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West Multnomah Soil Water and Conservation District celebrates 75th anniversary

PMG PHOTO: NICOLE THILL-PACHECO - Howell Territorial Park will be the site of the Sauvie Island Jubilee on Saturday, Sept. 28. The event will feature a number of hands-on activities, information booths, historical presentations and more, including tours of the historic Howell Bybee house. The West Multnomah Soil and Water Conservation District will be hosting a community event Saturday, Sept. 28, to celebrate the organization's' 75th anniversary.

The Sauvie Island Jubilee, which will run from 10 a.m. to 5 p.m. at Howell Territorial Park, will offer a number of activities, cultural information, island history, entertainment and more.

Members of the Oregon Historical Society will be on site with information about the historic Howell Bybee house and will be giving tours of the building.

"It hasn't been open to the public as a historical site for 25 or 30 years, I think, but it's going to be open for tours, so we're really excited about that," said Renee Magyar said, the communications and public relations manager with West Multnomah Soil and Water Conservation District.

Other events include heirloom apple tastings, storytelling, historical presentations, STEM activities and more.

Special guests for the event include Rick Huddle, a storyteller, musician and theater artist who will host a special storytelling presentation; John Kallas, an ethnobotanist with Wild Food Adventures who will discuss wild foods and herbs; and members of the Portland State University Archaeology Department, Oregon Archaeology Society, and members of the Confederated Tribes of the Grande Ronde, all of whom will be available to help visitors identify artifacts they may have found on the island.

Additionally, live music is planned for the afternoon. Organizers expect about 35 booths to be set up during the event, with a variety of organizations and community partners represented.

PHOTO COURTESY OF THE OREGON HISTORICAL SOCIETY - This photo from 1971 shows a past Wintering In event on the island. The events were similar to harvest festivals, and the Sauvie Island Jubilee this year is being held in the same spririt of the past events."I'm really excited about bringing community members together in way that hasn't happened on the island, as far as I know in this regard, for a long time," Magyar said. "This feels more like a community fair to me and I'm really excited about that."

Eric Jones, an anthropologist, researcher and professor who has been co-organizing the jubilee, will also be providing information about a pilot program he is spearheading to develop a cultural mapping tool community members can use to digitally archive the history of a specific area. Jones has most recently been studying Sauvie Island for his project.

"I'm excited about this event being an example of where a lot of different people from different walks of life can come together and enjoy time together," Jones said.

One feature at the jubilee that Magyar is particularly excited about is a custom built harmonograph. A harmonograph is like a giant Spirograph which works by using a series of swinging pendulums to create a unique design, she explained.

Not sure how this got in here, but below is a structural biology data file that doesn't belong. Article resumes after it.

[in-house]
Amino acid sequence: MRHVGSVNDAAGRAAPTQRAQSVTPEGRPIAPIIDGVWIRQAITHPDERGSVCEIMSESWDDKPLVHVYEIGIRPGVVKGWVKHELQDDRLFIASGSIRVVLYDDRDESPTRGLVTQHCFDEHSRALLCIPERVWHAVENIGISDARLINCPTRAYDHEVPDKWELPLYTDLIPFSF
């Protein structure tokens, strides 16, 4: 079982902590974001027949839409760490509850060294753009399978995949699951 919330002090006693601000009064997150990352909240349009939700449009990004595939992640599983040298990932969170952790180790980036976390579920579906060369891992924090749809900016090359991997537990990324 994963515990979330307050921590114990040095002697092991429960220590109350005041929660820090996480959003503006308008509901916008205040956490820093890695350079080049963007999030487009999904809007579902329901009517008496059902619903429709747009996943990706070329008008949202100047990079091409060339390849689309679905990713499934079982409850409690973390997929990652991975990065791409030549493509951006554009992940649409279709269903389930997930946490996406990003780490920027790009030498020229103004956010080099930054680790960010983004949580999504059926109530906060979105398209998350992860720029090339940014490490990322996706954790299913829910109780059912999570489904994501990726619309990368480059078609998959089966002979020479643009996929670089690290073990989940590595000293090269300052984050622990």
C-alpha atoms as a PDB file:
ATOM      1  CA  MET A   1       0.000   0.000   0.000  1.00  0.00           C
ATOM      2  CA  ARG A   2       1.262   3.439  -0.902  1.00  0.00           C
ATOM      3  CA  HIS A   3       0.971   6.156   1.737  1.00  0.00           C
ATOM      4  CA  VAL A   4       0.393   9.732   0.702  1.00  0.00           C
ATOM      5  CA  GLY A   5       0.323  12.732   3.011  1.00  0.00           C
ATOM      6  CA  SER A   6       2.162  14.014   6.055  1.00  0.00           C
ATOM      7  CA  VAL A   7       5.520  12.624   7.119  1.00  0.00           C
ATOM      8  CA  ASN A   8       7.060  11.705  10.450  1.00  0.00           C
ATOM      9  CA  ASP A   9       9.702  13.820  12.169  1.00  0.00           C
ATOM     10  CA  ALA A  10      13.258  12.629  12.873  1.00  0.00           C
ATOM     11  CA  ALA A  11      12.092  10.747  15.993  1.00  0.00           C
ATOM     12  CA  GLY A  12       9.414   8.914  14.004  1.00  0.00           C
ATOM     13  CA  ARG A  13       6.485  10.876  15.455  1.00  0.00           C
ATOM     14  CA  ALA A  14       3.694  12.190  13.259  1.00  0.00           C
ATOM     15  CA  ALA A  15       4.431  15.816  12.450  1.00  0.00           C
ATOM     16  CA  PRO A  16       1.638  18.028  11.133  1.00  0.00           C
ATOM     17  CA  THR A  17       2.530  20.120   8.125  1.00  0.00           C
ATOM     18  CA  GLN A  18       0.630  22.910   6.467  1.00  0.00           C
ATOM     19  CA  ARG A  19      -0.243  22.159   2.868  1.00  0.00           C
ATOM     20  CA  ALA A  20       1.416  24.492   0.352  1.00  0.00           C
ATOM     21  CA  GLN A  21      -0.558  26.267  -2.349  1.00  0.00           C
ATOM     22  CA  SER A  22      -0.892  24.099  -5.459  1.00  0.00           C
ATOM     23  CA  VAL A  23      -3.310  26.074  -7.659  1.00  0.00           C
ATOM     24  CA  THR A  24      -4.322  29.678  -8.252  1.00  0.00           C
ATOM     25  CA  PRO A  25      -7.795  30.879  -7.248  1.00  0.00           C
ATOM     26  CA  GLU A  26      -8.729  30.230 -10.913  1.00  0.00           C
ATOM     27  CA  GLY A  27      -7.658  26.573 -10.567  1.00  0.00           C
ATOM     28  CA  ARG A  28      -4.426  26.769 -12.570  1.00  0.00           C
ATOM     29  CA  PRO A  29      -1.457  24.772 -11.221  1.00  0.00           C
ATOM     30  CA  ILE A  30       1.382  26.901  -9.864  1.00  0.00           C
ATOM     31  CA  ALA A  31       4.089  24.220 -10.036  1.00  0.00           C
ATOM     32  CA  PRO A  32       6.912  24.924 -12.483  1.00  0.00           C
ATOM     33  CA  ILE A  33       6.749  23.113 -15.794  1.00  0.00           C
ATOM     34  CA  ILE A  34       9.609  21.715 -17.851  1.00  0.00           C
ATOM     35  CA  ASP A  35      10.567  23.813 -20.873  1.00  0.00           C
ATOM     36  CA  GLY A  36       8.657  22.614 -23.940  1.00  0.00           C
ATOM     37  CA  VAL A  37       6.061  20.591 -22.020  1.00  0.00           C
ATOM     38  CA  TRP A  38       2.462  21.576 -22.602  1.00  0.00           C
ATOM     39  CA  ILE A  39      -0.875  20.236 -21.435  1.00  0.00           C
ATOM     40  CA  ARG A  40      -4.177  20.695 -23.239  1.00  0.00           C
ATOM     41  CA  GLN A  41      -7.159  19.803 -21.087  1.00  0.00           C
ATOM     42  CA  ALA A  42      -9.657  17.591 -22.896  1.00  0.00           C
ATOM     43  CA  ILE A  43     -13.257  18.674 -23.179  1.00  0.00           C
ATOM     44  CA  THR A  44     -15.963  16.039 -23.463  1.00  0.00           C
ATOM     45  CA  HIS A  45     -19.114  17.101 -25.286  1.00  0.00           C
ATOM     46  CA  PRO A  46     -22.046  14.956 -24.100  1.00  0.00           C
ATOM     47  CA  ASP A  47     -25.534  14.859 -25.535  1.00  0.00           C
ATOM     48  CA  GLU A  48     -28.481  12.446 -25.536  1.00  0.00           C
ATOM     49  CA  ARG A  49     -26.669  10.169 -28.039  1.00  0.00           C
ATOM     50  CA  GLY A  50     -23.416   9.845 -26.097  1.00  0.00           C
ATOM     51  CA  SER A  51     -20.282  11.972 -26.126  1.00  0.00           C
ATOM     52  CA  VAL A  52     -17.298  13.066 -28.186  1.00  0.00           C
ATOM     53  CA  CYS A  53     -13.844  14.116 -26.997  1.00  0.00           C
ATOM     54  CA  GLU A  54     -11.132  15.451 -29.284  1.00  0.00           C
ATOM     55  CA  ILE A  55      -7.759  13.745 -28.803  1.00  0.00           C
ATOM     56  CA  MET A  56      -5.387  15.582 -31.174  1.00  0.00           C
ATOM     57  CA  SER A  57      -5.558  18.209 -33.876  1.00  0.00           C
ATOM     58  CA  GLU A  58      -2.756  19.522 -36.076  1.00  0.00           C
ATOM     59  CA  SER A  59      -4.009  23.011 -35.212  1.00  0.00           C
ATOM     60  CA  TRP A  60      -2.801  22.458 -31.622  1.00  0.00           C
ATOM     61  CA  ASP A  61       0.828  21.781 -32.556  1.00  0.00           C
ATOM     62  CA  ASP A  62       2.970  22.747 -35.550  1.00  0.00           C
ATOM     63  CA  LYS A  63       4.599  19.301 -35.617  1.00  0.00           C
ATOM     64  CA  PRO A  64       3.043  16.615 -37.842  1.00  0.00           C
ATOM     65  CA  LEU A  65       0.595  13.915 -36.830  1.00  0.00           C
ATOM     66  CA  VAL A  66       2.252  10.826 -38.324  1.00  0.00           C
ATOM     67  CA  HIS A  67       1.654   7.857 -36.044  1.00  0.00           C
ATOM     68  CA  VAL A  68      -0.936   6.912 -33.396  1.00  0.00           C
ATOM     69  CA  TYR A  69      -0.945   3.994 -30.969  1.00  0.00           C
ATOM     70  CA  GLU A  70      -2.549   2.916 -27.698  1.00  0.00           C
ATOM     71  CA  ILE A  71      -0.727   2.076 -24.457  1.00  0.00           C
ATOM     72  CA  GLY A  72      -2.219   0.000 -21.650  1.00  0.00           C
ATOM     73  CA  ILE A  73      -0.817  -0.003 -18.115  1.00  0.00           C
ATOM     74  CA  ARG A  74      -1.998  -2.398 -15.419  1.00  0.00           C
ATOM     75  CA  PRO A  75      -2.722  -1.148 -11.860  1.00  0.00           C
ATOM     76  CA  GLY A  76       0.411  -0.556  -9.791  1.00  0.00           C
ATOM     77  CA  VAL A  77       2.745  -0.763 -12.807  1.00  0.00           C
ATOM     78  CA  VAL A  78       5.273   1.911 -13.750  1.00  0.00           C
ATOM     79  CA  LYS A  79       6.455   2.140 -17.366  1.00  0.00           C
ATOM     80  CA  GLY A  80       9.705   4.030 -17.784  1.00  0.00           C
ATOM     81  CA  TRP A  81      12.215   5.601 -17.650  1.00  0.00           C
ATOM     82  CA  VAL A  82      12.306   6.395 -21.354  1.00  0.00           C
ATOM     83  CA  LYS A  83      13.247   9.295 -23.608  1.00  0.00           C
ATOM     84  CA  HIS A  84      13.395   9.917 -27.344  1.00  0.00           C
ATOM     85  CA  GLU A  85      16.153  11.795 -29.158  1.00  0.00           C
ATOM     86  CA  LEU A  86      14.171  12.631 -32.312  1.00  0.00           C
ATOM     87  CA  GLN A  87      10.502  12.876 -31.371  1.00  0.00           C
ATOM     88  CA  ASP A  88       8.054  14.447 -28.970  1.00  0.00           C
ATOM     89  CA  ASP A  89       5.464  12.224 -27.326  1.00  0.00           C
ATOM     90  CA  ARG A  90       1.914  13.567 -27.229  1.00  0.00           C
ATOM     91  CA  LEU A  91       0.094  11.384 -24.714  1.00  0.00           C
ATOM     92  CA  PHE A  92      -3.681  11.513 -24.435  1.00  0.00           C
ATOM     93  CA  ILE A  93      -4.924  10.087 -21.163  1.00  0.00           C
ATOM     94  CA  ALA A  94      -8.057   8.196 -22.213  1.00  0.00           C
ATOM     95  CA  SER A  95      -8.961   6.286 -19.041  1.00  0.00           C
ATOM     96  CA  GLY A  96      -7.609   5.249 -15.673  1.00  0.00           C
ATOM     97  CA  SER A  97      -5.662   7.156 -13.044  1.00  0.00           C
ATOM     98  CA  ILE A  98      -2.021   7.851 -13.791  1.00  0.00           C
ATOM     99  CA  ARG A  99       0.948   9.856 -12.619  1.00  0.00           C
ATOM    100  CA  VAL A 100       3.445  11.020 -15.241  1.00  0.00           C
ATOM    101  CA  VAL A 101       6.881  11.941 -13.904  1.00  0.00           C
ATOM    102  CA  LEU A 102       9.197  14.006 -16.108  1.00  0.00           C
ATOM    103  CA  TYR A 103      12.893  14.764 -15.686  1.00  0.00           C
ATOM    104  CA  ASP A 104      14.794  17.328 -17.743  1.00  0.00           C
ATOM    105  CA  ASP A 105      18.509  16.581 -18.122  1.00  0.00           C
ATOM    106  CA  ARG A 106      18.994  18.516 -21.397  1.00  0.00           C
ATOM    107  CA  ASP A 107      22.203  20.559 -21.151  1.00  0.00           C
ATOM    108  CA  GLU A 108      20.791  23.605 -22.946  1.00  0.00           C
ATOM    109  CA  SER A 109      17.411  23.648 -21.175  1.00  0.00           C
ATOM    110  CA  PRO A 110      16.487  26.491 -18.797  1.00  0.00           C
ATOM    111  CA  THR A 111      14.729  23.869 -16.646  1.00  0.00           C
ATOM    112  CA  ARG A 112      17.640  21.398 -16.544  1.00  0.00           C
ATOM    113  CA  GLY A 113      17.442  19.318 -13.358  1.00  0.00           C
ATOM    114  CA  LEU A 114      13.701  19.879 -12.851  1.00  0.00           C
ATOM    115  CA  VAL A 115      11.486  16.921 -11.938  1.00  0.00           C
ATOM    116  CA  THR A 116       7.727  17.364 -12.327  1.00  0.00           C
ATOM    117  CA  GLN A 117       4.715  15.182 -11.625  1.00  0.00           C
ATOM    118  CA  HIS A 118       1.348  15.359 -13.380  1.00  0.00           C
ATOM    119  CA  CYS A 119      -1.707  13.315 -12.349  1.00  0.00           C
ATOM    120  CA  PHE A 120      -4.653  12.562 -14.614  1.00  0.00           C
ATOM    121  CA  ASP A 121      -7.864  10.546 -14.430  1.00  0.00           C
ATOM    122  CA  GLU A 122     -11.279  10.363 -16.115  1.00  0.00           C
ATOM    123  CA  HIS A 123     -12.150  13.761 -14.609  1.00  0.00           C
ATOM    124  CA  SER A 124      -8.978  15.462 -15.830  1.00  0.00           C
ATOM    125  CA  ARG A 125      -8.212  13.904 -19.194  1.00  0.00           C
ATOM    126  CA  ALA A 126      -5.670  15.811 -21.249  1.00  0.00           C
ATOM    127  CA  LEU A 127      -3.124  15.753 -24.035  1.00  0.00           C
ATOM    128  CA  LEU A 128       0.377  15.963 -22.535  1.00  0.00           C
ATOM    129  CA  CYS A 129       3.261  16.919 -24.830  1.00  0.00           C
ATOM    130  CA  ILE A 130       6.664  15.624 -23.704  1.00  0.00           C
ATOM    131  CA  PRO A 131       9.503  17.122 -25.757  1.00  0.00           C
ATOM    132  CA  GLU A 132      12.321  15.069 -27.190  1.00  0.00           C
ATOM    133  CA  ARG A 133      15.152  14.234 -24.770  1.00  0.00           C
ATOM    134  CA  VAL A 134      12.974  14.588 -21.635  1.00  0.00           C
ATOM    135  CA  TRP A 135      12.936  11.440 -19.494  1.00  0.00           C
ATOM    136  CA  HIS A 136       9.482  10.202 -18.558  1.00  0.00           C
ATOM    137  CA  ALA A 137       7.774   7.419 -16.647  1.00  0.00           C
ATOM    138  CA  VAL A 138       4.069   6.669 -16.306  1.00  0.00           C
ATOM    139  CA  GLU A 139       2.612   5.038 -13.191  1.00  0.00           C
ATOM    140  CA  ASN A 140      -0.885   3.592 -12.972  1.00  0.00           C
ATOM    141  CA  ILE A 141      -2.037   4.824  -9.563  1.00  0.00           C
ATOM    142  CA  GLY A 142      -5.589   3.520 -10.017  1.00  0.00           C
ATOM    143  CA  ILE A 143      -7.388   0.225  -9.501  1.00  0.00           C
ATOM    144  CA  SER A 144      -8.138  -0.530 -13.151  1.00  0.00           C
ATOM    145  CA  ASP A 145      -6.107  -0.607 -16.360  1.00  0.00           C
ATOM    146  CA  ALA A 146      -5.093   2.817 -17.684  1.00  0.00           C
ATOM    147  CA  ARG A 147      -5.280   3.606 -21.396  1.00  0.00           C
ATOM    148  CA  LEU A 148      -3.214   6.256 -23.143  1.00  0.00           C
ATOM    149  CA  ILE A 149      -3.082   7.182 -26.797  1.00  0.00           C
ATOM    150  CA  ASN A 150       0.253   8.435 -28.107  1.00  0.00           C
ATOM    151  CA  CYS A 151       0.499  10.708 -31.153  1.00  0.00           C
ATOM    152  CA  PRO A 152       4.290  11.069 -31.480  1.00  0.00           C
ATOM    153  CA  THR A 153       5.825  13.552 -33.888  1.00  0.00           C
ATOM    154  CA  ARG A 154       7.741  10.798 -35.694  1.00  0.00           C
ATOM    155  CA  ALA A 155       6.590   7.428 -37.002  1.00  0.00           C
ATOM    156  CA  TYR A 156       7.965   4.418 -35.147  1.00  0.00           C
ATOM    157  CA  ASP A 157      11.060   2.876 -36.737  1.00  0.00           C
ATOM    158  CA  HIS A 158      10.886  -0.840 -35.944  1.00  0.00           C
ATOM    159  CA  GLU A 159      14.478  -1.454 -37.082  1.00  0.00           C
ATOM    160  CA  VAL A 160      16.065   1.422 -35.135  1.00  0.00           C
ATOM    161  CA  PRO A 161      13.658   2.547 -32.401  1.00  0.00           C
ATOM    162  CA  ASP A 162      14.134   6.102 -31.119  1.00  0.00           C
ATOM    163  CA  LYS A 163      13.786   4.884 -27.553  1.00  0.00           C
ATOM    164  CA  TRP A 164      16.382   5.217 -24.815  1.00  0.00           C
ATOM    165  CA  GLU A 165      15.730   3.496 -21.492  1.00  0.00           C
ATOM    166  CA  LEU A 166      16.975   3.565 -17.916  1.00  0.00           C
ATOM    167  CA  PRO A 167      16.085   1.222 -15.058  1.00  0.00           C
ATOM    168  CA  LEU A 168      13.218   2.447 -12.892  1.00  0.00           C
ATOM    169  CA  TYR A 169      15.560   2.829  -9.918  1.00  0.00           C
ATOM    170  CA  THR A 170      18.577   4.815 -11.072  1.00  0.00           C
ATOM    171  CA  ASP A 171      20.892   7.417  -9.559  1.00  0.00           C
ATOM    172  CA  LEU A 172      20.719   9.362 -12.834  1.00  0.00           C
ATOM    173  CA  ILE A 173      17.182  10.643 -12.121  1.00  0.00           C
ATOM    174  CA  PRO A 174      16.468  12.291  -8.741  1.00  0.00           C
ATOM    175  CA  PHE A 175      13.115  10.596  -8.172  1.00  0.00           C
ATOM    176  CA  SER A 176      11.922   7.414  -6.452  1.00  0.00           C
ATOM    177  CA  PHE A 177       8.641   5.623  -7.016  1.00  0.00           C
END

The idea for the jubilee was inspired by Wintering In events, a festivity formerly held on the island. Jones and Magyar explained that past events were similar to harvest festivals, which offered a variety of hands-on, "back-to-the-earth" activities.

Event organizers wanted to highlight more than just the special district's conservation efforts and have planned a number of culturally relevant activities and other events to attract visitors with a variety of interests.

"We wanted to create a community event that is more than just about a celebration of us and our work, but a celebration of bringing the community together," Magyar said.

The West Multnomah Soil and Conservation District developed its roots in a nationwide effort in the 1930s to combat the loss of soils in the Midwest during the Dust Bowl, Magyar explained. Over time, states across the nation developed their own soil and water conservation groups. The West Multnomah group is one of more than 40 conservation groups in the state of Oregon.

While the conservation district on the island began as the Sauvie Island Conservation District, it eventually grew to be part of the larger Multnomah County district, and ultimately split to include western portions of the county

and Sauvie Island. The district often partners with other

agencies and landowners to tackle conservation projects

in the region, Magyar explained.

"I think it's going to be really fun, lighthearted, accessible for everyone, casual entertainment, a really wonderful community day in the park," Magyar said of the jubilee.

If you go

  • What: Sauvie Island Jubilee
  • Where: Howell Territorial Park
  • When: Saturday, Sept. 28; 10 a.m. to 5 p.m.
  • COST: While the event is free, guests can RSVP in advance and be entered into a raffle to win a $300 Yeti cooler. Parking on site will be available, but alternative parking will be located near the Sauvie Island Bridge with free shuttle services.
  • LEARN MORE: Visit www

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